#illridewithyou: Support for Muslim Australians Takes off Following Sydney Siege →

We often look to people we consider extraordinary to do great things but great things happen when everyday people stand up for what’s right.

Uber Surges During Sydney Hostage Siege, Backtracks After Outcry →

After Mashable published a story on the price hikes, the company reversed course and announced that all riders in the area would be free, and that anybody who had been charged the higher amount would be refunded.

Given Uber’s incredible amount of financing, it seems they could have in place a system that notifies an Uber city manager when abnormal surging is occurring. The city manager would then intervene and modify pricing if there are extraordinary circumstances such as what happened in Sydney. Uber shouldn’t have to wait until there is public outcry. I sometimes wonder what Uber is doing with all their cash but perhaps much of it’s being used to buy… uh, I mean, lobby the government:

In the past two years, the company has hired private lobbyists in at least 50 U.S. cities and states, employing multiple firms in some places, according to a Washington Post review of local lobbyist registration records. The records show that the company has hired at least 161 individuals to lobby on its behalf, on top of its own rapidly expanding policy office. In Sacramento, the company spent $475,000 from July to November to lobby California lawmakers.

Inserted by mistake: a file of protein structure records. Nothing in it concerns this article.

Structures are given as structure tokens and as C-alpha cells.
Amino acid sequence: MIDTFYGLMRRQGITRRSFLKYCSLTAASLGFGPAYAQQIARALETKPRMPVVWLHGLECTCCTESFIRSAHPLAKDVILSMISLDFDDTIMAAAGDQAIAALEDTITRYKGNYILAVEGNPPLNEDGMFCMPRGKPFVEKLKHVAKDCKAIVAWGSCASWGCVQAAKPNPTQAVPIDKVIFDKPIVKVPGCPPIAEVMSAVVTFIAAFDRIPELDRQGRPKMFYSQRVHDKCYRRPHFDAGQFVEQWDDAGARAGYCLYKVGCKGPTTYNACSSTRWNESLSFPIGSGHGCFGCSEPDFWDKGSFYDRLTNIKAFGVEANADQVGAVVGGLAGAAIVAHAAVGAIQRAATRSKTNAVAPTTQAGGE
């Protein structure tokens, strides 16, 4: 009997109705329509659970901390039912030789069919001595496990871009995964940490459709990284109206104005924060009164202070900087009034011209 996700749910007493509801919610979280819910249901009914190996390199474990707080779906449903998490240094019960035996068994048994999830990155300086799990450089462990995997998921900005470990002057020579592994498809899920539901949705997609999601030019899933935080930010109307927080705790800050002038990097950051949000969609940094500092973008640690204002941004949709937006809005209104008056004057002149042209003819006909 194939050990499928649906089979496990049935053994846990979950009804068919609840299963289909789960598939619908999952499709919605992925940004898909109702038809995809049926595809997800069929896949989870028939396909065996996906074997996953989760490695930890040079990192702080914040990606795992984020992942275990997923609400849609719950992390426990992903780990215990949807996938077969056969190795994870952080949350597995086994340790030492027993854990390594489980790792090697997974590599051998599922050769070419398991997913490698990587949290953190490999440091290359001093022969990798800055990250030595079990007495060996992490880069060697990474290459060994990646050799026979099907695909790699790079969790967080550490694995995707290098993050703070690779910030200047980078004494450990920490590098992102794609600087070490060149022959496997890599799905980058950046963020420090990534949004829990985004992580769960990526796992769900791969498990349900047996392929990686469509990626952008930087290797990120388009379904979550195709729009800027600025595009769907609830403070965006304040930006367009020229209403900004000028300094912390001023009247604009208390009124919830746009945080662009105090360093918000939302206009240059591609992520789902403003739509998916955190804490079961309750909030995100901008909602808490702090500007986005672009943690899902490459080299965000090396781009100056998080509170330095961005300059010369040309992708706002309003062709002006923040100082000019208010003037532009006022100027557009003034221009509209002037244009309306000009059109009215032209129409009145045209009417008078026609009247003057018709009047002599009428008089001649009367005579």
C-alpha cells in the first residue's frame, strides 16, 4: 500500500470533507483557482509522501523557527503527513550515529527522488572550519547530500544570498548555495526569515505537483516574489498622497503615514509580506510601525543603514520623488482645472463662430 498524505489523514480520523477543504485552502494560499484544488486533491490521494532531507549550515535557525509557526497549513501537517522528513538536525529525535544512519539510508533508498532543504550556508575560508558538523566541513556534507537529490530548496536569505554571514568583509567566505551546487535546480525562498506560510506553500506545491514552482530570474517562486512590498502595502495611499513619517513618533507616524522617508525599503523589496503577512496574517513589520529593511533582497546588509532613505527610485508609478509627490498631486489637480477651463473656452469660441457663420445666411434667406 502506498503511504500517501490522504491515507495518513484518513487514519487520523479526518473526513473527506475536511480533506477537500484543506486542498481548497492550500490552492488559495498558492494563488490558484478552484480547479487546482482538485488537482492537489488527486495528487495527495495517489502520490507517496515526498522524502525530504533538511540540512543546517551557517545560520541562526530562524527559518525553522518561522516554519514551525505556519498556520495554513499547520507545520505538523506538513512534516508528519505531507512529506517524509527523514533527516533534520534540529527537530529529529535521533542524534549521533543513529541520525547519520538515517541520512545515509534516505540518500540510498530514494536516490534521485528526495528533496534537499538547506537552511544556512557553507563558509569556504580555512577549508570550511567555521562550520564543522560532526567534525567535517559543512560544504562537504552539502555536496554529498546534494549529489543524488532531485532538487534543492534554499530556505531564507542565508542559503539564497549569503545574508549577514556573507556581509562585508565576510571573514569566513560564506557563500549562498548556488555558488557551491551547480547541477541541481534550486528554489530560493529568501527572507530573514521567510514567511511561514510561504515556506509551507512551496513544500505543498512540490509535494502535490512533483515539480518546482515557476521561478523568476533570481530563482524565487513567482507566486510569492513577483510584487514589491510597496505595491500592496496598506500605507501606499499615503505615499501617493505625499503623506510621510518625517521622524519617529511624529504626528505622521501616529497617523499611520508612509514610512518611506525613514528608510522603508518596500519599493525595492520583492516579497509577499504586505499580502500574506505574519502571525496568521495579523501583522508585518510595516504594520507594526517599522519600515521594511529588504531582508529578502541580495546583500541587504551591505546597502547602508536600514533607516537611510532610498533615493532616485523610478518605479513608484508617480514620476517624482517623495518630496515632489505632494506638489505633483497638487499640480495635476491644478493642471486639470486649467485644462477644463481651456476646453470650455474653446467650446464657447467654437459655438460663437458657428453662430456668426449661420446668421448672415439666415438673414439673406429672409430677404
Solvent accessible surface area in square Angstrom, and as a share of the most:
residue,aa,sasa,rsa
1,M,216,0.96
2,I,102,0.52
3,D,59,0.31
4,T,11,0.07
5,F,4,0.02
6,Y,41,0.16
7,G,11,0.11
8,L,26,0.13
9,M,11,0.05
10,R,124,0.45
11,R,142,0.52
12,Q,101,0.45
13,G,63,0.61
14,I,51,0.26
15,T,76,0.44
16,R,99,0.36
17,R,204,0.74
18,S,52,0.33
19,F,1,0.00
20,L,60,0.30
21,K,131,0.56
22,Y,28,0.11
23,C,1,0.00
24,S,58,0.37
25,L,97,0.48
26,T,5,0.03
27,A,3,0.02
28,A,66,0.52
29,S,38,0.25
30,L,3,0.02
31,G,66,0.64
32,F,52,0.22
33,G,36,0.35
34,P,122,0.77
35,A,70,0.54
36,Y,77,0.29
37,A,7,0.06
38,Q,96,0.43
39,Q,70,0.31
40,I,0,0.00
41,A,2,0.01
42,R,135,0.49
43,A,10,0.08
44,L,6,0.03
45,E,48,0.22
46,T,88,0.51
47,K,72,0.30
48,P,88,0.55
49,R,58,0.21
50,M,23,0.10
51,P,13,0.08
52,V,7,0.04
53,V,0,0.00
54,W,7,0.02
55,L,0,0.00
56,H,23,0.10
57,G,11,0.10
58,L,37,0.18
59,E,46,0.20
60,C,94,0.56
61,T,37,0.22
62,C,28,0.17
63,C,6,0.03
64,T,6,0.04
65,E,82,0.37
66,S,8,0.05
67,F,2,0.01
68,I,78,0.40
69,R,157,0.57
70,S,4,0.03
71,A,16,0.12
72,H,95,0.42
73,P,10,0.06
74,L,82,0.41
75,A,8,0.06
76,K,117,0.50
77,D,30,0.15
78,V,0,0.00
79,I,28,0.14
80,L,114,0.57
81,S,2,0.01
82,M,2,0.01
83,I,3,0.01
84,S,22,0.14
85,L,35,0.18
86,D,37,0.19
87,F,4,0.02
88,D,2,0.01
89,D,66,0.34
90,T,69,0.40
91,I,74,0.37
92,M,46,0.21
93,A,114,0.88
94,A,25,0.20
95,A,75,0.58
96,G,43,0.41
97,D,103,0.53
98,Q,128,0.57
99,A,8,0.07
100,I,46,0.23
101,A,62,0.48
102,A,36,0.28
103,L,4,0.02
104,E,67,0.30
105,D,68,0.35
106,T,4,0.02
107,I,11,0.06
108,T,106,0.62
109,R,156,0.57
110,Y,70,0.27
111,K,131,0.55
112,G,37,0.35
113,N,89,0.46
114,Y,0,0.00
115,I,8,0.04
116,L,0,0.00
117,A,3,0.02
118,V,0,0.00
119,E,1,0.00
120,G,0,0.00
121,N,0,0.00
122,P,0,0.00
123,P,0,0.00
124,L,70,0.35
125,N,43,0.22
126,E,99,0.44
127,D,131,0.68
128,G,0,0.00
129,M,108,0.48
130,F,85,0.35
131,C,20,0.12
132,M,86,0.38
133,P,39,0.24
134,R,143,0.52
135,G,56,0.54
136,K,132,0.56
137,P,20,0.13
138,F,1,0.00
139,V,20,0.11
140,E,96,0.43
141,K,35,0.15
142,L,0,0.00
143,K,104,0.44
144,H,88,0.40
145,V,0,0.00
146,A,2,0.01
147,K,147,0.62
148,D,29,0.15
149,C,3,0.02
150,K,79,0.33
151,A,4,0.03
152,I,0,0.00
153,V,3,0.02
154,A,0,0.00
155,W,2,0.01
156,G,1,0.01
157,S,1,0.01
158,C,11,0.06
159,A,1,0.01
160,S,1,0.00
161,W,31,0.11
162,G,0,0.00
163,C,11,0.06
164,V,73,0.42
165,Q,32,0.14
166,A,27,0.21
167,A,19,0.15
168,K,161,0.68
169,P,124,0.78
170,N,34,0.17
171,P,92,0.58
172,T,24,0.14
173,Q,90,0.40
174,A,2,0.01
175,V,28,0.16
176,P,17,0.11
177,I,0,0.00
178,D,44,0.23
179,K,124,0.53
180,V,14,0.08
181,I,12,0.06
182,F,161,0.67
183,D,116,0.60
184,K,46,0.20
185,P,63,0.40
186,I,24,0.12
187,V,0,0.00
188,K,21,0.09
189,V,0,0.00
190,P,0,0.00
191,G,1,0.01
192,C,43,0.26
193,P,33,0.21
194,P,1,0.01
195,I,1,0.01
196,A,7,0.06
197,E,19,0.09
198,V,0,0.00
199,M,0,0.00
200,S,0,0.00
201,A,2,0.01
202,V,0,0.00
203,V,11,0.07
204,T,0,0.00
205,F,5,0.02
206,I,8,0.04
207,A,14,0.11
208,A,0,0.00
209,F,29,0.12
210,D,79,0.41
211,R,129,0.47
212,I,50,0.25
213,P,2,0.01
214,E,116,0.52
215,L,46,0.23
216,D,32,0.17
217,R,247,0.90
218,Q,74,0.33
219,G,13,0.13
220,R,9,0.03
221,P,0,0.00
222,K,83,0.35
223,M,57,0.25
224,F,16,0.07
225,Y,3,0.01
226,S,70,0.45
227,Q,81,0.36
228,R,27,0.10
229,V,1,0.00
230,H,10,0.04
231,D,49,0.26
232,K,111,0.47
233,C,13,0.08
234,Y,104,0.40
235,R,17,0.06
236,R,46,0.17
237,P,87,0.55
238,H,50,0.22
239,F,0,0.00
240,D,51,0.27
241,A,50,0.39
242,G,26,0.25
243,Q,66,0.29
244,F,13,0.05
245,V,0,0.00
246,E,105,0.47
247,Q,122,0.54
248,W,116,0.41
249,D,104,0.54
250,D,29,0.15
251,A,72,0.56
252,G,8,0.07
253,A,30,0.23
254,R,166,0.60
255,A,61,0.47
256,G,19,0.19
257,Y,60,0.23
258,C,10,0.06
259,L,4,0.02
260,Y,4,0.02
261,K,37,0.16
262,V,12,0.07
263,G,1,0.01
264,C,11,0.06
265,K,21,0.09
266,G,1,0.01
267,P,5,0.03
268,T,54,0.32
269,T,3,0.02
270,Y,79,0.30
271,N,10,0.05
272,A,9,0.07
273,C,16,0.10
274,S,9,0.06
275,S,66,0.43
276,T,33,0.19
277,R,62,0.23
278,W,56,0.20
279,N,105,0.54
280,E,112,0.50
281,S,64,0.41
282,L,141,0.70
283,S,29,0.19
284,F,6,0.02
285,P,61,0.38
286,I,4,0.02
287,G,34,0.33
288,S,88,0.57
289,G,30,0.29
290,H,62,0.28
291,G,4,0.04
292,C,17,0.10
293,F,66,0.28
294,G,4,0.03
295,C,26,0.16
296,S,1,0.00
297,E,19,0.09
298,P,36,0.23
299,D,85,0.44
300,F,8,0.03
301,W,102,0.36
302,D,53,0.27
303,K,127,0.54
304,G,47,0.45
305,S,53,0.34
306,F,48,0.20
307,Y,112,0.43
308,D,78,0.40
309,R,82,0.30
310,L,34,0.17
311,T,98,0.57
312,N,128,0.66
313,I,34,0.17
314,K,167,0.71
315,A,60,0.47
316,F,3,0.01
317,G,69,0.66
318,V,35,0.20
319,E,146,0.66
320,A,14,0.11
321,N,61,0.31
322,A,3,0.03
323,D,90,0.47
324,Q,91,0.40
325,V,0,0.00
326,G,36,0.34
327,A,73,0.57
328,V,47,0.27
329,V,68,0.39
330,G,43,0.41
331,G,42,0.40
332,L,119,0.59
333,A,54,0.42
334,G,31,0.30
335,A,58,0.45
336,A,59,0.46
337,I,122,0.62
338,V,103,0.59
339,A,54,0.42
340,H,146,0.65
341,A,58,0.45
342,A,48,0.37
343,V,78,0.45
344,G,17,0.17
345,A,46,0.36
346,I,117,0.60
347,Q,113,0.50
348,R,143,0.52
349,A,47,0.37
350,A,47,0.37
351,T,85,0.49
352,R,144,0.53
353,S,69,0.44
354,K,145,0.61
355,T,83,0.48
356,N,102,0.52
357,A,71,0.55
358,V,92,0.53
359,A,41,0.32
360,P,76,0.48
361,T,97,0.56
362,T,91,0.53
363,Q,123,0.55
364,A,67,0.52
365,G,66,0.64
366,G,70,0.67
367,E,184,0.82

Jon Stewart: The Most Trusted Name In Fake News →

The last post reminded me of an old interview with Jon Stewart on Fresh Air with Terry Gross. The whole thing is hilarious and wonderful and you should listen to it. When Stewart talks about the process for creating The Daily Show, he says:

We’ve instituted – to be able to sort of wean through all this material and synthesize it, and try and come up with things to do – we have a very, kind of strict day that we have to adhere to. And by doing that, that allows us to process everything, and gives us the freedom to sort of improvise. I’m a real believer in that creativity comes from limits, not freedom. Freedom, I think you don’t know what to do with yourself. But when you have a structure, then you can improvise off it and feel confident enough to kind of come back to that.

To some, it might seem counterintuitive, but I’ve definitely found that when I don’t place any restrictions or time bounds, I never come up with anything good.

Aaron Draplin Takes On a Logo Design Challenge

I love learning about people’s creative processes. In this video, Aaron spends almost a third of the video talking just about the brainstorming process before actually hitting the computer. That’s something I always have to remember as part of the process as well. I always start out with some idea of how I want a performance (or writing piece) to look and I often quickly get frustrated that I’m not there yet. But inevitably, I spend so much time writing an insane amount of gibberish before I even get to the finalized content. But like Aaron says, it can be the most fun part of the journey.

Ridley Scott Did Not Undertand the Film He Was Making

Steven Lloyd Wilson at Pajiba

There are a lot of lousy movies, but even among the worst of them it’s rare to just have no idea what the filmmaker was trying to say. Because Scott was clearly making a movie that mattered to him, and taking it very seriously as he tried (and completely failed) to make deep points.

Ignatiy Vishnevetsky at AV Club